Assuring a sufficient portion of the population gets vaccinated is an enormous task. Even for efforts involving UN agencies and country networks, vaccination levels for polio and measles in some cases struggled to reach 70%.4 The level of vaccination required to beat SARS-CoV-2 is unknown, but, due to its mutability, some have suggested a level greater than 90% might be necessary. Doing so will be incredibly difficult and even more challenging if two doses of vaccine are required. 

Many Unknowns

Questions about the production and delivery of vaccines for the novel coronavirus abound. The timeline to approval of the first products is just one unknown, as are how many doses will be necessary, and who will get the first vaccines that become available. Will the newer companies developing vaccines, which have never before commercialized a product, be able to access robust supply chains? How will the cold chain be maintained across all countries to ensure maximum inoculation? How can raw material shortages be addressed? Can all of these additional doses be manufactured and delivered without impacting the production of existing medicines and vaccines? More broadly, with no less than a hundred vaccines in development and no indications yet which will be successful, how can the industry adequately prepare?

McKinsey estimates that 7–9, and possibly up to 20, new COVID-19 vaccines could be approved over the next few years.6 As of early August 2020, vaccine manufacturers committed to producing 1 billion doses by the end of 2020 and 9 billion doses by the end of 2021. Some questions remain, however, regarding the data requirements of the FDA for granting emergency approval of any COVID-19 vaccines.

Once one, or more, candidate is proven to be safe and effective and granted marketing approval — most likely using emergency authorities of relevant regulatory agencies — those vaccines will need to be produced and distributed to a large percentage of the 7.8 billion people that comprise the global population.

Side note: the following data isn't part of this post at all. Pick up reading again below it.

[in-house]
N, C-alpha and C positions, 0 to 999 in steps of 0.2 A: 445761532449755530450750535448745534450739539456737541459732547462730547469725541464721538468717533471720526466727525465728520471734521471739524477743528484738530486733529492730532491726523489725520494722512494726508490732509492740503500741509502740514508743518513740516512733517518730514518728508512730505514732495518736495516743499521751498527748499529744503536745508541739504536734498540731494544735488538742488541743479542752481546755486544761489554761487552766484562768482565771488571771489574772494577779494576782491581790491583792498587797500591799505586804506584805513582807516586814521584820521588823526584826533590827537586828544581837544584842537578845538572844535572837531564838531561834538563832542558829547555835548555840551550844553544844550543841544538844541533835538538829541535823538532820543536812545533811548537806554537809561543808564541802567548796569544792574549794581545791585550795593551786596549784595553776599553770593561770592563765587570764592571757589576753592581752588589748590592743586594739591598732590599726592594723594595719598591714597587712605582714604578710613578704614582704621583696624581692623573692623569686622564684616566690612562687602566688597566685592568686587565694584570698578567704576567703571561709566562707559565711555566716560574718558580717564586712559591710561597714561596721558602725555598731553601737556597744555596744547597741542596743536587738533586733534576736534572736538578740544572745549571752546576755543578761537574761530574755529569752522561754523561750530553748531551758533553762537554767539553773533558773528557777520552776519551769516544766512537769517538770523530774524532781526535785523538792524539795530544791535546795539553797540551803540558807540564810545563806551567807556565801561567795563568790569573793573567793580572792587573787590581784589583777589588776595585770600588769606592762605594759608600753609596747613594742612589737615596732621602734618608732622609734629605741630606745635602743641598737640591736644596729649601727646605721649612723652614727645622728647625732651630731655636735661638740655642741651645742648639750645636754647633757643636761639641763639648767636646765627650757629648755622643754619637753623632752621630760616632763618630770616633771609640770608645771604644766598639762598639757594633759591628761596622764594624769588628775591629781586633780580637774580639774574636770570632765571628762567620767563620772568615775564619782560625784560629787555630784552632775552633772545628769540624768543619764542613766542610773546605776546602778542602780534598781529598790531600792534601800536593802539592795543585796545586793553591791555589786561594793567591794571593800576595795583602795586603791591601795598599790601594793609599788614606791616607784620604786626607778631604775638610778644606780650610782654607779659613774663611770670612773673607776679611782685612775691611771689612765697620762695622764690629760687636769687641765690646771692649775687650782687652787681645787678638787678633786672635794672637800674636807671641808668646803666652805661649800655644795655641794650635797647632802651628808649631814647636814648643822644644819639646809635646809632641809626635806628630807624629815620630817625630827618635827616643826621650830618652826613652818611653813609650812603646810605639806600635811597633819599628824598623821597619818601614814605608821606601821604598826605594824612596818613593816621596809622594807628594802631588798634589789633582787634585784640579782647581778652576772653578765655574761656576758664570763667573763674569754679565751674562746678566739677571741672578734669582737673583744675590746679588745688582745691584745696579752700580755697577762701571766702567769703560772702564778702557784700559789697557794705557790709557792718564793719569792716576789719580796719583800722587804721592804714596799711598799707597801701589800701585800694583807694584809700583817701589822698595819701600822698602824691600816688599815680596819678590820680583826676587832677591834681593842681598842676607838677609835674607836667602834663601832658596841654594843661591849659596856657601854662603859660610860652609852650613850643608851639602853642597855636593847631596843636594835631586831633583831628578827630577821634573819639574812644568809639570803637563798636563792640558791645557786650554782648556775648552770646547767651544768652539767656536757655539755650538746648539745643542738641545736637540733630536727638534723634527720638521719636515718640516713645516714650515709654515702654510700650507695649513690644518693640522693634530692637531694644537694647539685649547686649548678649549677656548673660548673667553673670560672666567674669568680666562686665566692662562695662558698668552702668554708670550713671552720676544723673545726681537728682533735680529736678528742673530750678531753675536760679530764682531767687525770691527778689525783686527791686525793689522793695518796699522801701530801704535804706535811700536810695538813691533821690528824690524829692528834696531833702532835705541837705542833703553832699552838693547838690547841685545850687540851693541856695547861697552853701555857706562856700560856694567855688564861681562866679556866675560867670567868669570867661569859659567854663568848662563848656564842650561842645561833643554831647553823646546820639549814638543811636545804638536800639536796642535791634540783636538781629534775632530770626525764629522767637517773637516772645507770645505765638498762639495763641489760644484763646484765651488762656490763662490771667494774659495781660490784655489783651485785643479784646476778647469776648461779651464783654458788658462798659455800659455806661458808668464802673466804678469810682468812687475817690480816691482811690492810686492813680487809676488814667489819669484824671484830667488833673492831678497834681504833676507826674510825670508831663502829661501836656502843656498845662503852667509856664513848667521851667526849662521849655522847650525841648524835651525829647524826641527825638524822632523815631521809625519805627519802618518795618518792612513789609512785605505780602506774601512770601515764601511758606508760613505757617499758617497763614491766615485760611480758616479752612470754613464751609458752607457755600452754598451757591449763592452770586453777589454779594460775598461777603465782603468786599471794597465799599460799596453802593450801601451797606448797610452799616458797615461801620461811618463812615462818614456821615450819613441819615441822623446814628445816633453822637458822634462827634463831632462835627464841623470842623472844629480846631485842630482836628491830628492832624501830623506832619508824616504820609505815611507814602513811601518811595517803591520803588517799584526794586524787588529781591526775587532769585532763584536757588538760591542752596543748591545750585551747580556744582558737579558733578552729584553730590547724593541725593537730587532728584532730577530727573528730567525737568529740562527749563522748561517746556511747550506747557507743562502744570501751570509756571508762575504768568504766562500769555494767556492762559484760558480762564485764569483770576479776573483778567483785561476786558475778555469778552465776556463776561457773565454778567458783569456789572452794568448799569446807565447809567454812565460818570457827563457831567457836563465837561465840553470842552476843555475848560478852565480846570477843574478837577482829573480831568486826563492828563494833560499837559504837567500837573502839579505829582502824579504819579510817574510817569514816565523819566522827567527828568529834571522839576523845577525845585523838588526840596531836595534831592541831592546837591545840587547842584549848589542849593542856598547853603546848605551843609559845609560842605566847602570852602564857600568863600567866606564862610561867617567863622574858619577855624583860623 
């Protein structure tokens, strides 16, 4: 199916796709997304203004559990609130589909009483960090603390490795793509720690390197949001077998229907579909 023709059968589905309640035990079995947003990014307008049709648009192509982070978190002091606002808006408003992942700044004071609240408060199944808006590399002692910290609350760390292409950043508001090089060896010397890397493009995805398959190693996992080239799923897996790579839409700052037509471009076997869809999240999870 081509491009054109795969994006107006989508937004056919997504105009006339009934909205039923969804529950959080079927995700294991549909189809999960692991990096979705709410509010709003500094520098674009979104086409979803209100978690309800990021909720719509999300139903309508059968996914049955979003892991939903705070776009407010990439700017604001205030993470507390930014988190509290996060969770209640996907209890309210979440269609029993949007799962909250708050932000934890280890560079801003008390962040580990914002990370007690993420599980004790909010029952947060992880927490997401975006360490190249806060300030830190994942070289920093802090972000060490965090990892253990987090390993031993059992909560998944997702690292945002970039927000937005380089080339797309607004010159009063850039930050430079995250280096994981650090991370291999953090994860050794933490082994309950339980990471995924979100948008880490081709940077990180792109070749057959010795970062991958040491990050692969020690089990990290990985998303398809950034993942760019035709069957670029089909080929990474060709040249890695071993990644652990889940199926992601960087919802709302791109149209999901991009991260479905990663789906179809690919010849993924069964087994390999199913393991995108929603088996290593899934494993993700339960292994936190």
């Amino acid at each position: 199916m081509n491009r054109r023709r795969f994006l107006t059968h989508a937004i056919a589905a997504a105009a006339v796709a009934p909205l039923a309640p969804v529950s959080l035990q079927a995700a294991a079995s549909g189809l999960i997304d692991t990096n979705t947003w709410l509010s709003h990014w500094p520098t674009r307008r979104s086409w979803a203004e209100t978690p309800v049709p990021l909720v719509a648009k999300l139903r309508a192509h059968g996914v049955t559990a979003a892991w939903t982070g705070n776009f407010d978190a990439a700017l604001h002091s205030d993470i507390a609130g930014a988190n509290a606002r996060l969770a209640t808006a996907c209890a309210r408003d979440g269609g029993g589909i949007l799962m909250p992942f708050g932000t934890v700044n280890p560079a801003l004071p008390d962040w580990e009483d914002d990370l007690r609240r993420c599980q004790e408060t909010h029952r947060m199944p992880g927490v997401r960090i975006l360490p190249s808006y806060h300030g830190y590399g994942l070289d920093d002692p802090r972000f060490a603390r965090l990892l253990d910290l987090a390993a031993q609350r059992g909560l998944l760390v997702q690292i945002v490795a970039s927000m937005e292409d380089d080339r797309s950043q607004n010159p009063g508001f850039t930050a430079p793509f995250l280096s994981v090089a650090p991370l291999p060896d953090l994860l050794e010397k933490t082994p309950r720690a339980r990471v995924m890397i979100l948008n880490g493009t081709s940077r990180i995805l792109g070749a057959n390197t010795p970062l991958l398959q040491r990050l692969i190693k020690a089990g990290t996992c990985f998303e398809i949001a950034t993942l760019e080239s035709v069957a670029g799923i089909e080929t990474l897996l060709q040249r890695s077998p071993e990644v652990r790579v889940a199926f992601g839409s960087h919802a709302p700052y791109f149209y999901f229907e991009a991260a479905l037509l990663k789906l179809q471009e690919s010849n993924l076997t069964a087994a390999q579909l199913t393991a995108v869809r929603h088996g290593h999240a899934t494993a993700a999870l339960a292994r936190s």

Even if billions of doses are produced in the next several months, the shortage of packaging raw materials remains a significant issue. There has been a short supply of medical glass since the beginning of the pandemic, although Corning is currently expanding capacity for the production of vials for coronavirus vaccines.7 There is also a shortage of the sand required to make glass vials, and it has been estimated that it will take at least two years to produce enough vials for all of the needed doses.7 Access to enough stoppers for vials may also be a problem, as each vaccine may require a different type of stopper to ensure no interaction with the formulation components. 

Capacity for syringes is also insufficient for the administration of COVID-19 doses. The White House anticipates needing 850 million syringes, according to one source.8 One potential solution is the use of multidose vials, which would reduce the number of vials required. The U.S. government is also relying on the use of plastic vials with a microscopic glass coating and plastic prefilled syringes produced using blow–fill–seal technology.9 The latter would not require any glass or rubber stoppers.